I also found myself connecting with Mr. T the ELL teacher! When I first started working at my school, I was intimidated with teaching ELL students because I didn’t think I would be of any help with someone learning English when it was the only language I knew. But throughout my first few years there, I began to learn that teaching ELL students is one of my favorite honors of being a teacher. My 7th year teaching, I taught a class much like Mr. T’s class, and it is one of my favorite classes I’ve ever taught. Mr. T shows how an ELL class, done correctly, can truly become home at school.
Also, as a reading teacher & librarian at a school with a large Latinx population, primarily from South America, I found that it is so hard to find books that truly reflect my students’ experiences, but Love in English is a mirror for so many of them! It made me so happy while reading because I know that Ana’s experience is one that they will connect with.
Overall, this story looks at language acquisition in a way that I have not seen in another book and it does so during a wonderful story with some amazing poetry woven throughout. I also love that the language acquisition aspect is based on the author’s experiences.
Teachers’ Tools for Navigation: We would love to use this book to teach about language and translanguaging. We’d group texts that help us think about the power of discussions related to the nuances of language.
Ana, throughout the novel, focuses on aspects of English in her journal. Use Ana’s journals to guide activities on some of the more challenging and, some would say, nonsensical parts of English, like idioms, similar looking words that are pronounced differently, and more.
Ana’s journals are written in beautiful poetry! Use Ana’s poetry for a mentor text to have students write poetry about similar topics to Ana.
Many of Mr. T’s activities that he implemented in his classroom are amazing activities to work with students acquiring a new language. If you are in a language-focused classroom, they would be assets to your classroom.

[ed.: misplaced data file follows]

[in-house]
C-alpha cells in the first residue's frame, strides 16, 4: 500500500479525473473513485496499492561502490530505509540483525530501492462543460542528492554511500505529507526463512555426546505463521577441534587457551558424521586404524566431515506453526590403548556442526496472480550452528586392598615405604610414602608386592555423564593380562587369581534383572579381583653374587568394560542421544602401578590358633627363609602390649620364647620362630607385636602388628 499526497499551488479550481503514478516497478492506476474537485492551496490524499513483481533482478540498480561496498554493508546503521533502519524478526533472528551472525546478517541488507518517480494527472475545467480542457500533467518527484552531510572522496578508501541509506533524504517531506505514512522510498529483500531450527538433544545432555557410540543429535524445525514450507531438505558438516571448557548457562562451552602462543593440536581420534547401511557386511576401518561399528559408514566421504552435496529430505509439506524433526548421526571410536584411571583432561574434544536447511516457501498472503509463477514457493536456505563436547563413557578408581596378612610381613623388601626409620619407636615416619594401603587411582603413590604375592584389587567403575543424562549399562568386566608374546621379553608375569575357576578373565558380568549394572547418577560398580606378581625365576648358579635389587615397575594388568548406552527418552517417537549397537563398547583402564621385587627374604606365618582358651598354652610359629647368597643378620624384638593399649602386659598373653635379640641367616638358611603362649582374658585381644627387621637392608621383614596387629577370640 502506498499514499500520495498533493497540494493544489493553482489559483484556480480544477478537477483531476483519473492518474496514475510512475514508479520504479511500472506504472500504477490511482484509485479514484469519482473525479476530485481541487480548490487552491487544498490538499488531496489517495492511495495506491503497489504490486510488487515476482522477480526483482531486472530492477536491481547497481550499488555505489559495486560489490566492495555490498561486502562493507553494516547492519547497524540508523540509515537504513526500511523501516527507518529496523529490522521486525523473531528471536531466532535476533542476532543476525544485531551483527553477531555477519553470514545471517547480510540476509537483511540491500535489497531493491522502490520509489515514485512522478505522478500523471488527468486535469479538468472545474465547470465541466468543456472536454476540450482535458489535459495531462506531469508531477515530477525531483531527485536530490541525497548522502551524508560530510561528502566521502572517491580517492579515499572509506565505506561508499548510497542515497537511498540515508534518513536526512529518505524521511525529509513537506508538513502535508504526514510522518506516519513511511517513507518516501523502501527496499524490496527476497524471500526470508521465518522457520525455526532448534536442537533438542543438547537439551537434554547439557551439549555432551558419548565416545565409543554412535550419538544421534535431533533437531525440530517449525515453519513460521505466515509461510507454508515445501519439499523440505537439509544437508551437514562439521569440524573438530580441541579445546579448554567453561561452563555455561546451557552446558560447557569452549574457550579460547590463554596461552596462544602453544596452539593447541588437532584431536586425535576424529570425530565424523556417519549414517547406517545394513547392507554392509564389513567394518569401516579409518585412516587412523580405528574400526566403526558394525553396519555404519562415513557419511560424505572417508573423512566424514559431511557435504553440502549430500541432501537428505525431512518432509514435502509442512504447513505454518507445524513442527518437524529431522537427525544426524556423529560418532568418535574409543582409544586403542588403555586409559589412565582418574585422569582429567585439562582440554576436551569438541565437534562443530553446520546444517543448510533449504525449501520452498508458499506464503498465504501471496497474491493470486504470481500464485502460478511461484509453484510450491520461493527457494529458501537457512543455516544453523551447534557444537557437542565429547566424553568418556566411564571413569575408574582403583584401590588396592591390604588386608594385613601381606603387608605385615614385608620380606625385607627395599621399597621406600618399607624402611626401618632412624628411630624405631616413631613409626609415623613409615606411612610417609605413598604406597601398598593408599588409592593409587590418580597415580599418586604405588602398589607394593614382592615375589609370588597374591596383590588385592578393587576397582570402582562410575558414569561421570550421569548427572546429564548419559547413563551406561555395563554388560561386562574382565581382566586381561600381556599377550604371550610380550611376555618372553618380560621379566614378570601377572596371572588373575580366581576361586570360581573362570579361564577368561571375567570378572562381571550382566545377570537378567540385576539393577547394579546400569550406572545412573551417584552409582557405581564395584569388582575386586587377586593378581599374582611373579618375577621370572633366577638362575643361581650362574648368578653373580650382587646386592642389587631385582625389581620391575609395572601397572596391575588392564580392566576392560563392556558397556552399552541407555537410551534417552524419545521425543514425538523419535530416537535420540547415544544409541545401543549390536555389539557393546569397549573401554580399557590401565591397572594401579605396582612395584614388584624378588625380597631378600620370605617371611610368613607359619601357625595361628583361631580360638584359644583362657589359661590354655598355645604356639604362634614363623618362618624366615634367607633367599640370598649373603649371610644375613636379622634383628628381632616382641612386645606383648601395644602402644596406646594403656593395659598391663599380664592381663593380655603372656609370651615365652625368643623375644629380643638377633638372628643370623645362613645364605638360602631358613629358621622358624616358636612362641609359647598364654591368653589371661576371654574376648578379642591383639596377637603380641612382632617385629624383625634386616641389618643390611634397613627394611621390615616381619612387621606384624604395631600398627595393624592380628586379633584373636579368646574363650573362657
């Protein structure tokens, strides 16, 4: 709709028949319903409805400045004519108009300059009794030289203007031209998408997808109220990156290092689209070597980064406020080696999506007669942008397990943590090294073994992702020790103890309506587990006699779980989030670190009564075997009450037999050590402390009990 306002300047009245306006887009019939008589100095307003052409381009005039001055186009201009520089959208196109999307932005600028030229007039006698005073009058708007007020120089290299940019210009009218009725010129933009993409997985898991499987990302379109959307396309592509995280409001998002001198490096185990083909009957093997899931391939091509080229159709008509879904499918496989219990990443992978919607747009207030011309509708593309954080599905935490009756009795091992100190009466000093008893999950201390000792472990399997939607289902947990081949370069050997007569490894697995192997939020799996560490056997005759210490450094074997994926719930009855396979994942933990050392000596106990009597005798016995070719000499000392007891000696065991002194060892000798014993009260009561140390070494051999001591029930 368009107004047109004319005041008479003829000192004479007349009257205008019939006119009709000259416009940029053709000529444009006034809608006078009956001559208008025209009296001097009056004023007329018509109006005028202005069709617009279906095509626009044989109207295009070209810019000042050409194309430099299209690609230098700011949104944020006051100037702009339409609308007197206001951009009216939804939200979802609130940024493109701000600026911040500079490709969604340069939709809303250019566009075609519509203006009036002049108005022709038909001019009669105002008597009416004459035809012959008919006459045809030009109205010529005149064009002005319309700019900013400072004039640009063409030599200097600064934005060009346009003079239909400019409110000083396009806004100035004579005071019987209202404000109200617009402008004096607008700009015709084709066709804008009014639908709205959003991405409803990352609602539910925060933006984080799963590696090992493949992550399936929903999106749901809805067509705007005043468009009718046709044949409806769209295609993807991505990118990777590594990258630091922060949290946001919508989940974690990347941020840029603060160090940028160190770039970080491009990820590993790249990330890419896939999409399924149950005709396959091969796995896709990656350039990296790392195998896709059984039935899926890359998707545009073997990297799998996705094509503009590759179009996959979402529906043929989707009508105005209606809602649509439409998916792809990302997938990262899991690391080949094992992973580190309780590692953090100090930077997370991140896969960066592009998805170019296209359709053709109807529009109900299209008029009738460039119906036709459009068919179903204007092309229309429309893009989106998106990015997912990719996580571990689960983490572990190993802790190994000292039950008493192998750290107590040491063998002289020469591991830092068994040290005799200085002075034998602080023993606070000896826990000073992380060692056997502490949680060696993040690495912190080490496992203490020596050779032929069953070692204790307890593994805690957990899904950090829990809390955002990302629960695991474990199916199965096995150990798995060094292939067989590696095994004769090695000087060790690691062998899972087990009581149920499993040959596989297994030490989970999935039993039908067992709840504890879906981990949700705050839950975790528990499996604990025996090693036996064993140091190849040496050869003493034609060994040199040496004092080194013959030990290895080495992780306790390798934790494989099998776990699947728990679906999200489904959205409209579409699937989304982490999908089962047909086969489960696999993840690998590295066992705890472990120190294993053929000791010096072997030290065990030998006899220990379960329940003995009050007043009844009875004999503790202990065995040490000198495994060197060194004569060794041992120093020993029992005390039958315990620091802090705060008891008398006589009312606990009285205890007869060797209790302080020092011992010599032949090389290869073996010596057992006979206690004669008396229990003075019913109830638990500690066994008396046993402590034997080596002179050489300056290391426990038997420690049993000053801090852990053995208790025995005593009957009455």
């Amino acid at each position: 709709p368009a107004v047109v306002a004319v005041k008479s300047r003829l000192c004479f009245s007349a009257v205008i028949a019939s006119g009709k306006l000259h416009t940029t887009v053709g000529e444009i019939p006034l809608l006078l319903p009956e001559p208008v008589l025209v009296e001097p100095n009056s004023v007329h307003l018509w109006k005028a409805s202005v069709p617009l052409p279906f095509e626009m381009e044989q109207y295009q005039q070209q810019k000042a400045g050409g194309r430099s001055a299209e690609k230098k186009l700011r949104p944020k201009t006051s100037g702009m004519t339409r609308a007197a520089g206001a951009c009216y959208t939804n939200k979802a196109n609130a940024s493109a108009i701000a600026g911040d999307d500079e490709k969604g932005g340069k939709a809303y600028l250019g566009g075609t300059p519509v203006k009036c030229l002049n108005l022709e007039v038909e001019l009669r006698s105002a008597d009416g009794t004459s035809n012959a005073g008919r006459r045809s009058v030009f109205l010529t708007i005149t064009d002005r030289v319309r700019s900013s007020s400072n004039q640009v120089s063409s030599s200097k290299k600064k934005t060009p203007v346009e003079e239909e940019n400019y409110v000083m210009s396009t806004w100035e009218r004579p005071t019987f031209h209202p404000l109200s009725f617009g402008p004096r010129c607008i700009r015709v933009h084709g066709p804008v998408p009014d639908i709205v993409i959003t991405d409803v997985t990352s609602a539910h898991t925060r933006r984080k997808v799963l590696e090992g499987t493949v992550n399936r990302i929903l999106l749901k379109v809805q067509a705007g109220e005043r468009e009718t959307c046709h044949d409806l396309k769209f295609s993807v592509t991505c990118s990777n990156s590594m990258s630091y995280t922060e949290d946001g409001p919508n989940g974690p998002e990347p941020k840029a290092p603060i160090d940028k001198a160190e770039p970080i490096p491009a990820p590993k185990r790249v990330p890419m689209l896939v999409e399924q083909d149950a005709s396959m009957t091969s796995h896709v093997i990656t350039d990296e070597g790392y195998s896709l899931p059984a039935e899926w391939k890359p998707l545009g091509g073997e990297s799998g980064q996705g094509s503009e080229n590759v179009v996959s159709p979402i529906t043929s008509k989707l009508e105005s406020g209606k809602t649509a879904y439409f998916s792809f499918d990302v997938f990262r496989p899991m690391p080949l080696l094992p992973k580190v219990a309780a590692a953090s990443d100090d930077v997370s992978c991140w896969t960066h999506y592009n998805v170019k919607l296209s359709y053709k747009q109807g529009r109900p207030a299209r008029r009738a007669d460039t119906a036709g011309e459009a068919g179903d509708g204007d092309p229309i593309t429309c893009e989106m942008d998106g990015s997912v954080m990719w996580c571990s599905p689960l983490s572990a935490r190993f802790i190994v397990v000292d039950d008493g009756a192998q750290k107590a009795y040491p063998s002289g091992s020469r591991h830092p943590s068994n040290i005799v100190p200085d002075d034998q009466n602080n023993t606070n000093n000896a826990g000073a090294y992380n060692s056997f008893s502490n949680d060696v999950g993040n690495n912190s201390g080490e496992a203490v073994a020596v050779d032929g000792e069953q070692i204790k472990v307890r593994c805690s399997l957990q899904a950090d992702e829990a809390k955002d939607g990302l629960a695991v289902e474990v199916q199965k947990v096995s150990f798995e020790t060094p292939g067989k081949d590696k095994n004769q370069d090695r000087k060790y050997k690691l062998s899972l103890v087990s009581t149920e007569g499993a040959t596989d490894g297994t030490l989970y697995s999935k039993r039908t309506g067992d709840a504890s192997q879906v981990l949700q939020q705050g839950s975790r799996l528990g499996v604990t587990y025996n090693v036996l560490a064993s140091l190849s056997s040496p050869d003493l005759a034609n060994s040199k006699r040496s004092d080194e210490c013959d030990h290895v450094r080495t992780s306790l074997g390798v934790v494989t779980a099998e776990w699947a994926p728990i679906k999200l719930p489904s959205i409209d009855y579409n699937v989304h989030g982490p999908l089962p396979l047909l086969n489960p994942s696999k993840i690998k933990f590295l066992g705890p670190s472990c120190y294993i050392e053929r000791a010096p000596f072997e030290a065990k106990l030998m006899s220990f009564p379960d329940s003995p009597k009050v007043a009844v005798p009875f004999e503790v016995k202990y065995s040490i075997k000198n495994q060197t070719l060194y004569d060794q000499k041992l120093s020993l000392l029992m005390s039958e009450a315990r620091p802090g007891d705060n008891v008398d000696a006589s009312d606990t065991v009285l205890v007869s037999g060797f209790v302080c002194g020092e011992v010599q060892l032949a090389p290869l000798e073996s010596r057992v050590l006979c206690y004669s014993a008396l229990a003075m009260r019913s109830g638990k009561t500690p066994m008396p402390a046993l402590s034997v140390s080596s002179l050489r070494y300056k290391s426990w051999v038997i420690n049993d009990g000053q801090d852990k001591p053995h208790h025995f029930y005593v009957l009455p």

- How does language influence the ways in which Ana moves in the world?
- How do Ana’s relationships with family and friends impact her life?
- What is the significance of the title of the book?
- How might the author’s perspective have influenced her work?
- Why does Mr. T recommend Ana and Neo watch movies as part of their language acquisition?
- What is the impact of the author’s use of ### since Ana is the narrator?
- What is a part of the English language that you find confusing?
- How did the year that Ana and her dad were apart affect their current relationship?
- Why was Ana so drawn to a relationship with Harrison at first?
- How was Altagracia’s friendship lifechanging for Ana?
“‘We don’t have to speak English,’ I tell her. I think–
We don’t have to do it this way.
We don’t have to make it so hard.
We don’t have to erase everything about us. At least not all at once.
—but I do not say it” (Advanced Reader Copy p. 35).
“Recipe for Disaster
How do you get an apple in your eye?
Just how easy is pie?
Who would eat crow or eat their heart out?
Or how could anyone eat enough hay to eat like a horse?
How can a potato sit on the couch?
In a world where so many thins are confusing, even food,
I dream of a day when it is a piece of cake.” (Digital Review Copy Loc 1125)
Read This Book If You Loved: The Secret Side to Empty by Maria E. Andreu, Return to Sender by Julia Alvarez, Ask Me No Questions by Marina Budhos, Girl in Translation by Jean Kwok, Illegal by Bettina Restrepo